Canoe / Paper Birch - Bonsai Tree - Betula Papyfera - 20 Seeds

Seeds for Africa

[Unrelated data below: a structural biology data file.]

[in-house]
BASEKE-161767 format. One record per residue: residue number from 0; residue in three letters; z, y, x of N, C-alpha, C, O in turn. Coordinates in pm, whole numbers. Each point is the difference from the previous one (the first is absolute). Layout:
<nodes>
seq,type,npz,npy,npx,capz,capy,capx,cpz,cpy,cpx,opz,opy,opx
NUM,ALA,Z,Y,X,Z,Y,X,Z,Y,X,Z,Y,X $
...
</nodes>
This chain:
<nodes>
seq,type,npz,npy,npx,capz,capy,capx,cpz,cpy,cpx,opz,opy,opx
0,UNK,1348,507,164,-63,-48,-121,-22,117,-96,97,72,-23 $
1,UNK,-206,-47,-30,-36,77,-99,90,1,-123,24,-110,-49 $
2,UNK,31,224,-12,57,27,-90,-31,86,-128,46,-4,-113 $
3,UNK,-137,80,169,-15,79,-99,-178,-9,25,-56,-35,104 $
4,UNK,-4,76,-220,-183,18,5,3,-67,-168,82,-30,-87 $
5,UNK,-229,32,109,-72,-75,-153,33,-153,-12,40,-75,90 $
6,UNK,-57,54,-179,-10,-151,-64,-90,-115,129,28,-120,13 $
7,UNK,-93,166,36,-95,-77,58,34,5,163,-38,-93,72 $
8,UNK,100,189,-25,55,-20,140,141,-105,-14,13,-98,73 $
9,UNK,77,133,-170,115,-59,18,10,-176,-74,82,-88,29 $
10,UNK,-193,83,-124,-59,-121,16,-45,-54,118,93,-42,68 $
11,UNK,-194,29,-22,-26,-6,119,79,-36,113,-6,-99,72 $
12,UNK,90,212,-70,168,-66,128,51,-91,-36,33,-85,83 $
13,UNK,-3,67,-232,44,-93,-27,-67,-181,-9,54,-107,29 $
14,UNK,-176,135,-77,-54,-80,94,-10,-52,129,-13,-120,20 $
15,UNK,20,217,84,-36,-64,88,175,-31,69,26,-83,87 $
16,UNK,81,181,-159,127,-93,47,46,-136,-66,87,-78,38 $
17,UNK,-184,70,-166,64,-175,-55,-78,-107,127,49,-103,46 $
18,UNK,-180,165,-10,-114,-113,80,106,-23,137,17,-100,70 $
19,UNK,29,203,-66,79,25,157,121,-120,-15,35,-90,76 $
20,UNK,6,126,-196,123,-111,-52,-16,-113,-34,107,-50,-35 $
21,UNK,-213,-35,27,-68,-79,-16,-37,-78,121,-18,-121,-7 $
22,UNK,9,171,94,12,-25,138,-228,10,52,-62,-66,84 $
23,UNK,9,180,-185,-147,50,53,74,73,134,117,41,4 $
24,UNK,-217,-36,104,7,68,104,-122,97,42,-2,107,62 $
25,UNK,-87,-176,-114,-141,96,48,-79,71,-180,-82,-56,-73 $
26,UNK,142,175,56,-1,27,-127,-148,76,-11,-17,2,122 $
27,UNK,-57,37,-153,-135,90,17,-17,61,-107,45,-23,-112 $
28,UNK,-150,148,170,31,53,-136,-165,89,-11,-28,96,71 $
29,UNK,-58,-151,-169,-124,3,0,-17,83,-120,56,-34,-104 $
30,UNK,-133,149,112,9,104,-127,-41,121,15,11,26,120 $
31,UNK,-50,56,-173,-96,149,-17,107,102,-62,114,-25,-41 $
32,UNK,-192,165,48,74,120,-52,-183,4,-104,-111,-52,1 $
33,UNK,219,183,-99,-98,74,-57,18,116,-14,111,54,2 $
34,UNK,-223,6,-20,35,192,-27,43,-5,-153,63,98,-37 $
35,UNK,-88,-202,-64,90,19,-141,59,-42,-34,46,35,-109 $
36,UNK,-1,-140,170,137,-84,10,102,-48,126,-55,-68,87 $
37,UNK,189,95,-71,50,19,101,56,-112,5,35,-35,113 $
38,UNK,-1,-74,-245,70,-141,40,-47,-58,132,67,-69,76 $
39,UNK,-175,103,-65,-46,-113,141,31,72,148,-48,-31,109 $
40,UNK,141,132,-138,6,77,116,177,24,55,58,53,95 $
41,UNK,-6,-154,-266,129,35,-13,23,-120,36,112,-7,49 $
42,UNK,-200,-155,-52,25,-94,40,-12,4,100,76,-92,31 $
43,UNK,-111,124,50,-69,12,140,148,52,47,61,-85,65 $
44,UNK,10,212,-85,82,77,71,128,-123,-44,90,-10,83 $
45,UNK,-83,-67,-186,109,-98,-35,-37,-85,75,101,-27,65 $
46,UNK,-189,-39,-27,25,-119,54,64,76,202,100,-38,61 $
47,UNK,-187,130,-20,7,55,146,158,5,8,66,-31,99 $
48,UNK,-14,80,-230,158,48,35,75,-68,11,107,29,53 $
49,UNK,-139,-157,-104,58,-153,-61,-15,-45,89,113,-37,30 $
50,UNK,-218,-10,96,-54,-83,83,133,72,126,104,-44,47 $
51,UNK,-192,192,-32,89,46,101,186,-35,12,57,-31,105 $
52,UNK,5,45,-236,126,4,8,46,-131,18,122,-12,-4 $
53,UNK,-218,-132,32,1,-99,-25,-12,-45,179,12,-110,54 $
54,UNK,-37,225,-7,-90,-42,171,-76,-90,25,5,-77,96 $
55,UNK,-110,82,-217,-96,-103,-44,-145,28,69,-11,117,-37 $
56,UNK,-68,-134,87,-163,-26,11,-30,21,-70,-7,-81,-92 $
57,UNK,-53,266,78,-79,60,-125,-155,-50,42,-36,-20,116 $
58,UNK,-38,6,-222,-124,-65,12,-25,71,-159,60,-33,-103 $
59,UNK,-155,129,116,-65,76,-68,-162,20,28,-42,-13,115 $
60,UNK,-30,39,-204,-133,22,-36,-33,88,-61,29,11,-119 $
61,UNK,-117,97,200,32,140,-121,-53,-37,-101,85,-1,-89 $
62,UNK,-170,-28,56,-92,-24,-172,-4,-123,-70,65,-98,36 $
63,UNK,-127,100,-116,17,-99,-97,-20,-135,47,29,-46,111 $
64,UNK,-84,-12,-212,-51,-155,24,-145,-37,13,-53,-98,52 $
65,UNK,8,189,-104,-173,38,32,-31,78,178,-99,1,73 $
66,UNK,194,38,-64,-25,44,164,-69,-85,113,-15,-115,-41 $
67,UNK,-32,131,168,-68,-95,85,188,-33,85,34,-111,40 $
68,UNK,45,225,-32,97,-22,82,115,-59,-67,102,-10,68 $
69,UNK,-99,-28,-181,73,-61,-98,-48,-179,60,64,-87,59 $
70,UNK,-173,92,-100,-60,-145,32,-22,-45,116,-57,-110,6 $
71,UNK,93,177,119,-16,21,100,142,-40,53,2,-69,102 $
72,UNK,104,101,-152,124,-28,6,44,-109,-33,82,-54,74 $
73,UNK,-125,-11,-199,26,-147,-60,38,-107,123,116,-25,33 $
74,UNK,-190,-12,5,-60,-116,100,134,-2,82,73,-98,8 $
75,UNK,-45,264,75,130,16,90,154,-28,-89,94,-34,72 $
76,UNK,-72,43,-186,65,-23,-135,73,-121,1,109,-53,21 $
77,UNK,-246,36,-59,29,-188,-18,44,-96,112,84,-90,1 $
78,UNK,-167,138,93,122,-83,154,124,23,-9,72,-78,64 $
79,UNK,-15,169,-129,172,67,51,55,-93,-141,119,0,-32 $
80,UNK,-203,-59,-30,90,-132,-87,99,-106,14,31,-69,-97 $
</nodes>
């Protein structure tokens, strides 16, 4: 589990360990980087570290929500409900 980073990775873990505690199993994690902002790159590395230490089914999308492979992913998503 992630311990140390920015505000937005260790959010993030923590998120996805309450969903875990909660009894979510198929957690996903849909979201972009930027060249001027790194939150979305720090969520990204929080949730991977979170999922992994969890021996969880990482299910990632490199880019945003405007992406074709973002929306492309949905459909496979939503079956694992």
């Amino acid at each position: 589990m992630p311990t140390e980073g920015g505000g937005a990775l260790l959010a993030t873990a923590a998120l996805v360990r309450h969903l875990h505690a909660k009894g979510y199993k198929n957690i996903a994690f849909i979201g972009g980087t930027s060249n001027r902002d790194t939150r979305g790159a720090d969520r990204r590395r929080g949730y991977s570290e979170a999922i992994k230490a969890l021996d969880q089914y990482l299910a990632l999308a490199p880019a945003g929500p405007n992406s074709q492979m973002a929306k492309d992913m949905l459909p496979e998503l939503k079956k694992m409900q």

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Betula papyfera, the paper or canoe birch is a beautiful slender and graceful deciduous tree with with one of the whitest of barks that separates along horizontal slits and peels into thin papery layers, exposing an underbark which is pale orangish brown. The bark has a chalky covering that rubs off easily, and this is one way to distinguish this tree from other birches with white bark. The paper birch usually grows from 15 to 20 metres in height but can get as tall as 30m. It has a conical form and a rather sparse, open crown, more so in age. The leaves are ovate to heart-shaped, toothed, 5 to 7 cm long, and dark green, turning yellow to orange in the autumn. Male and female catkins are formed in the autumn and are present through the winter. The staminate (pollen-producing or male) flowers are in hanging catkins, 7 to 10 cm long, and the pistillate (female) flowers are in semi-erect cone like clusters about 2.5 cm long. The trees bear both kinds of flowers and these appear before the leaves in early spring. Paper birch is native to North America and has one of the widest ranges of any North American tree. It grows from coast to coast, from Pacific Alaska across all of Canada to Atlantic Newfoundland, as far north as trees grow. Southward, paper birch is common in New England, New York and the Great Lakes states. It grows very fast in its youth, but remains a tree of moderate proportions. It rarely lives more than 100-150 years. The papery bark was much used by native Americans to make canoes and roofing for their wigwams, as the bark is light, tough, durable and impervious to water. With its slender form, peeling papery bark and autumn colour change it can make an attractive bonsai subject. Paper birch does best in full sun to partial or dappled shade and will take a range of soils, including wet boggy soil.. Like other birches, paper birch has a shallow root system and should be watered during dry spells. It is an ultimately cold hardy tree that almost never grows naturally where average summer temperatures exceed 21C.

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